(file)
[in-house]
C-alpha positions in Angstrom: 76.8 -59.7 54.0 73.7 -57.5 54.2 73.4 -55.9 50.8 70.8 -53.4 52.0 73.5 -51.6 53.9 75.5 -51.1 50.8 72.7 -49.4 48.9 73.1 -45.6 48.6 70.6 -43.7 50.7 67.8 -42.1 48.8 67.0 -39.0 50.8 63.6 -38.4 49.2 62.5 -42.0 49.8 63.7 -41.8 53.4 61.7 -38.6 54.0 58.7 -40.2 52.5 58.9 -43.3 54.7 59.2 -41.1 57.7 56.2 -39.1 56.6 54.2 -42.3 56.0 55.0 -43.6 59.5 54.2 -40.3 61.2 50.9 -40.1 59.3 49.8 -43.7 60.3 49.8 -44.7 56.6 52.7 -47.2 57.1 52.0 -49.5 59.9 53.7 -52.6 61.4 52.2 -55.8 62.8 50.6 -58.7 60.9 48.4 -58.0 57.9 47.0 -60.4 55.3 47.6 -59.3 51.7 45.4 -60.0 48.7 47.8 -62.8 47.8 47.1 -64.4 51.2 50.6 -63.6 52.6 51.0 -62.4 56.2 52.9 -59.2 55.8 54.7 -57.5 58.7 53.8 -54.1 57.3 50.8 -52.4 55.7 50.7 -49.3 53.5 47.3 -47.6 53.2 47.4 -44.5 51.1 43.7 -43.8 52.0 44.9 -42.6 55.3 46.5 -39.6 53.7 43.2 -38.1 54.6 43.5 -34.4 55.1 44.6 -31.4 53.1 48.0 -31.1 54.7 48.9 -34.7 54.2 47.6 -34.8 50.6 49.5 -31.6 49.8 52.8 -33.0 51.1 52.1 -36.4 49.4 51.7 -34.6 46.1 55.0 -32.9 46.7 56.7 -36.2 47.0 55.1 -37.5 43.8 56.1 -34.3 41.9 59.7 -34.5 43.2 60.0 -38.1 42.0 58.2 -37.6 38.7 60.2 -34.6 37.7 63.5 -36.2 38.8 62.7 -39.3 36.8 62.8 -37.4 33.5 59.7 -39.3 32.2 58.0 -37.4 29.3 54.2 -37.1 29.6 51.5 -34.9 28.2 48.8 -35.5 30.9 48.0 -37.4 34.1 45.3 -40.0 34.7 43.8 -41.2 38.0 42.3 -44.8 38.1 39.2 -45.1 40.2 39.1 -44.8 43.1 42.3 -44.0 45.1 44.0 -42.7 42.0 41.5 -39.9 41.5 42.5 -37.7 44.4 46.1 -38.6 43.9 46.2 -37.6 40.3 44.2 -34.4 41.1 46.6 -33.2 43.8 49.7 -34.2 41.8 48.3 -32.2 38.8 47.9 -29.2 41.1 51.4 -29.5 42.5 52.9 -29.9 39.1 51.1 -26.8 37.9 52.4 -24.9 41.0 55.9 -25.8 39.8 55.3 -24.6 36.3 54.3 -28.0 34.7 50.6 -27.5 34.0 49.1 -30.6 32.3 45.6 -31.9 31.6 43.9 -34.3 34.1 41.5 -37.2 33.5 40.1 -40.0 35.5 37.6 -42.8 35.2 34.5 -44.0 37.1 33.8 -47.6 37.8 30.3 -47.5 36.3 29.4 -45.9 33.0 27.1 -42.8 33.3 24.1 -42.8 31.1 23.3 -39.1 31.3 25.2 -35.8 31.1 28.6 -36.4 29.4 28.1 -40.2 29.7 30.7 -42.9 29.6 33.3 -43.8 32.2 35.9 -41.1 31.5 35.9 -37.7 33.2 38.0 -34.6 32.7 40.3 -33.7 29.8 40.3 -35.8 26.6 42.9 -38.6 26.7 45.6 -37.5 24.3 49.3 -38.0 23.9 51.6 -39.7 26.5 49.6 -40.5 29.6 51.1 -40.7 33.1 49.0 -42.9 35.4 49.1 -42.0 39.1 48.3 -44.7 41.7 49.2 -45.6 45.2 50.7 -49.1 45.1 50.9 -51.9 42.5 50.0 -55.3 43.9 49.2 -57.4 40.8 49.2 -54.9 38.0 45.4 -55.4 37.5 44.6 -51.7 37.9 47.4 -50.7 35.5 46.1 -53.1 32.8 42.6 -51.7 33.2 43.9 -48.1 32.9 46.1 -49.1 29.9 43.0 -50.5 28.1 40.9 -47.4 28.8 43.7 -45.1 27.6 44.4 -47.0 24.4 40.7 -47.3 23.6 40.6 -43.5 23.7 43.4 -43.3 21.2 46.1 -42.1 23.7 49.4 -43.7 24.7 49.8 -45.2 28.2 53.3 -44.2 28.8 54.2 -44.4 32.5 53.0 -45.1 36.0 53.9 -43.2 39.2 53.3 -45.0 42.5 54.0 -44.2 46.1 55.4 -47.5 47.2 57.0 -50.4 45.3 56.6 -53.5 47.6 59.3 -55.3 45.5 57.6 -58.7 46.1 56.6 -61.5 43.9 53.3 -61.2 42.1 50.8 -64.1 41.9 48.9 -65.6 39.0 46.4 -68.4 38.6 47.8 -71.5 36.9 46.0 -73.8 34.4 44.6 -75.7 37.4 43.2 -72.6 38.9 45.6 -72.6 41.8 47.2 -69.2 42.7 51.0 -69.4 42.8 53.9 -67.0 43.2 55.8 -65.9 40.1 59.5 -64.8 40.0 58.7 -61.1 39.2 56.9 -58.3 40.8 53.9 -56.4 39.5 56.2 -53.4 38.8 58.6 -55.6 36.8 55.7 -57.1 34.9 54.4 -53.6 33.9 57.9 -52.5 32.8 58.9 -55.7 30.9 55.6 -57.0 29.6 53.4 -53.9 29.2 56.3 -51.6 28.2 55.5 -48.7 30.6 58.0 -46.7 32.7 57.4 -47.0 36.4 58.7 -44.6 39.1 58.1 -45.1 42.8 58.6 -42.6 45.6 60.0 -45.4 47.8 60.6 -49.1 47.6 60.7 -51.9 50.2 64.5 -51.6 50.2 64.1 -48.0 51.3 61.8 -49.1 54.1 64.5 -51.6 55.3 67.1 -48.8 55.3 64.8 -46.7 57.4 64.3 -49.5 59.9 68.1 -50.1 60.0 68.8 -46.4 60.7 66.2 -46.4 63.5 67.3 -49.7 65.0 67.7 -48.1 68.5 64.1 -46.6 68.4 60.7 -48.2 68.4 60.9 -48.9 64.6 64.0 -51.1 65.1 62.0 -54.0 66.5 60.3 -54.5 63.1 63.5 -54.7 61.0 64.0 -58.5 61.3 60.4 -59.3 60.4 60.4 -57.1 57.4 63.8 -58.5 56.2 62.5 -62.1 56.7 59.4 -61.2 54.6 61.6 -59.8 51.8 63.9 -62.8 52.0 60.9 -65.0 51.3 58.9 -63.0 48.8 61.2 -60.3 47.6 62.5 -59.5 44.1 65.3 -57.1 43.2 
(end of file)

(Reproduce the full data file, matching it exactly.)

[in-house]
C-alpha positions in Angstrom: 76.8 -59.7 54.0 73.7 -57.5 54.2 73.4 -55.9 50.8 70.8 -53.4 52.0 73.5 -51.6 53.9 75.5 -51.1 50.8 72.7 -49.4 48.9 73.1 -45.6 48.6 70.6 -43.7 50.7 67.8 -42.1 48.8 67.0 -39.0 50.8 63.6 -38.4 49.2 62.5 -42.0 49.8 63.7 -41.8 53.4 61.7 -38.6 54.0 58.7 -40.2 52.5 58.9 -43.3 54.7 59.2 -41.1 57.7 56.2 -39.1 56.6 54.2 -42.3 56.0 55.0 -43.6 59.5 54.2 -40.3 61.2 50.9 -40.1 59.3 49.8 -43.7 60.3 49.8 -44.7 56.6 52.7 -47.2 57.1 52.0 -49.5 59.9 53.7 -52.6 61.4 52.2 -55.8 62.8 50.6 -58.7 60.9 48.4 -58.0 57.9 47.0 -60.4 55.3 47.6 -59.3 51.7 45.4 -60.0 48.7 47.8 -62.8 47.8 47.1 -64.4 51.2 50.6 -63.6 52.6 51.0 -62.4 56.2 52.9 -59.2 55.8 54.7 -57.5 58.7 53.8 -54.1 57.3 50.8 -52.4 55.7 50.7 -49.3 53.5 47.3 -47.6 53.2 47.4 -44.5 51.1 43.7 -43.8 52.0 44.9 -42.6 55.3 46.5 -39.6 53.7 43.2 -38.1 54.6 43.5 -34.4 55.1 44.6 -31.4 53.1 48.0 -31.1 54.7 48.9 -34.7 54.2 47.6 -34.8 50.6 49.5 -31.6 49.8 52.8 -33.0 51.1 52.1 -36.4 49.4 51.7 -34.6 46.1 55.0 -32.9 46.7 56.7 -36.2 47.0 55.1 -37.5 43.8 56.1 -34.3 41.9 59.7 -34.5 43.2 60.0 -38.1 42.0 58.2 -37.6 38.7 60.2 -34.6 37.7 63.5 -36.2 38.8 62.7 -39.3 36.8 62.8 -37.4 33.5 59.7 -39.3 32.2 58.0 -37.4 29.3 54.2 -37.1 29.6 51.5 -34.9 28.2 48.8 -35.5 30.9 48.0 -37.4 34.1 45.3 -40.0 34.7 43.8 -41.2 38.0 42.3 -44.8 38.1 39.2 -45.1 40.2 39.1 -44.8 43.1 42.3 -44.0 45.1 44.0 -42.7 42.0 41.5 -39.9 41.5 42.5 -37.7 44.4 46.1 -38.6 43.9 46.2 -37.6 40.3 44.2 -34.4 41.1 46.6 -33.2 43.8 49.7 -34.2 41.8 48.3 -32.2 38.8 47.9 -29.2 41.1 51.4 -29.5 42.5 52.9 -29.9 39.1 51.1 -26.8 37.9 52.4 -24.9 41.0 55.9 -25.8 39.8 55.3 -24.6 36.3 54.3 -28.0 34.7 50.6 -27.5 34.0 49.1 -30.6 32.3 45.6 -31.9 31.6 43.9 -34.3 34.1 41.5 -37.2 33.5 40.1 -40.0 35.5 37.6 -42.8 35.2 34.5 -44.0 37.1 33.8 -47.6 37.8 30.3 -47.5 36.3 29.4 -45.9 33.0 27.1 -42.8 33.3 24.1 -42.8 31.1 23.3 -39.1 31.3 25.2 -35.8 31.1 28.6 -36.4 29.4 28.1 -40.2 29.7 30.7 -42.9 29.6 33.3 -43.8 32.2 35.9 -41.1 31.5 35.9 -37.7 33.2 38.0 -34.6 32.7 40.3 -33.7 29.8 40.3 -35.8 26.6 42.9 -38.6 26.7 45.6 -37.5 24.3 49.3 -38.0 23.9 51.6 -39.7 26.5 49.6 -40.5 29.6 51.1 -40.7 33.1 49.0 -42.9 35.4 49.1 -42.0 39.1 48.3 -44.7 41.7 49.2 -45.6 45.2 50.7 -49.1 45.1 50.9 -51.9 42.5 50.0 -55.3 43.9 49.2 -57.4 40.8 49.2 -54.9 38.0 45.4 -55.4 37.5 44.6 -51.7 37.9 47.4 -50.7 35.5 46.1 -53.1 32.8 42.6 -51.7 33.2 43.9 -48.1 32.9 46.1 -49.1 29.9 43.0 -50.5 28.1 40.9 -47.4 28.8 43.7 -45.1 27.6 44.4 -47.0 24.4 40.7 -47.3 23.6 40.6 -43.5 23.7 43.4 -43.3 21.2 46.1 -42.1 23.7 49.4 -43.7 24.7 49.8 -45.2 28.2 53.3 -44.2 28.8 54.2 -44.4 32.5 53.0 -45.1 36.0 53.9 -43.2 39.2 53.3 -45.0 42.5 54.0 -44.2 46.1 55.4 -47.5 47.2 57.0 -50.4 45.3 56.6 -53.5 47.6 59.3 -55.3 45.5 57.6 -58.7 46.1 56.6 -61.5 43.9 53.3 -61.2 42.1 50.8 -64.1 41.9 48.9 -65.6 39.0 46.4 -68.4 38.6 47.8 -71.5 36.9 46.0 -73.8 34.4 44.6 -75.7 37.4 43.2 -72.6 38.9 45.6 -72.6 41.8 47.2 -69.2 42.7 51.0 -69.4 42.8 53.9 -67.0 43.2 55.8 -65.9 40.1 59.5 -64.8 40.0 58.7 -61.1 39.2 56.9 -58.3 40.8 53.9 -56.4 39.5 56.2 -53.4 38.8 58.6 -55.6 36.8 55.7 -57.1 34.9 54.4 -53.6 33.9 57.9 -52.5 32.8 58.9 -55.7 30.9 55.6 -57.0 29.6 53.4 -53.9 29.2 56.3 -51.6 28.2 55.5 -48.7 30.6 58.0 -46.7 32.7 57.4 -47.0 36.4 58.7 -44.6 39.1 58.1 -45.1 42.8 58.6 -42.6 45.6 60.0 -45.4 47.8 60.6 -49.1 47.6 60.7 -51.9 50.2 64.5 -51.6 50.2 64.1 -48.0 51.3 61.8 -49.1 54.1 64.5 -51.6 55.3 67.1 -48.8 55.3 64.8 -46.7 57.4 64.3 -49.5 59.9 68.1 -50.1 60.0 68.8 -46.4 60.7 66.2 -46.4 63.5 67.3 -49.7 65.0 67.7 -48.1 68.5 64.1 -46.6 68.4 60.7 -48.2 68.4 60.9 -48.9 64.6 64.0 -51.1 65.1 62.0 -54.0 66.5 60.3 -54.5 63.1 63.5 -54.7 61.0 64.0 -58.5 61.3 60.4 -59.3 60.4 60.4 -57.1 57.4 63.8 -58.5 56.2 62.5 -62.1 56.7 59.4 -61.2 54.6 61.6 -59.8 51.8 63.9 -62.8 52.0 60.9 -65.0 51.3 58.9 -63.0 48.8 61.2 -60.3 47.6 62.5 -59.5 44.1 65.3 -57.1 43.2 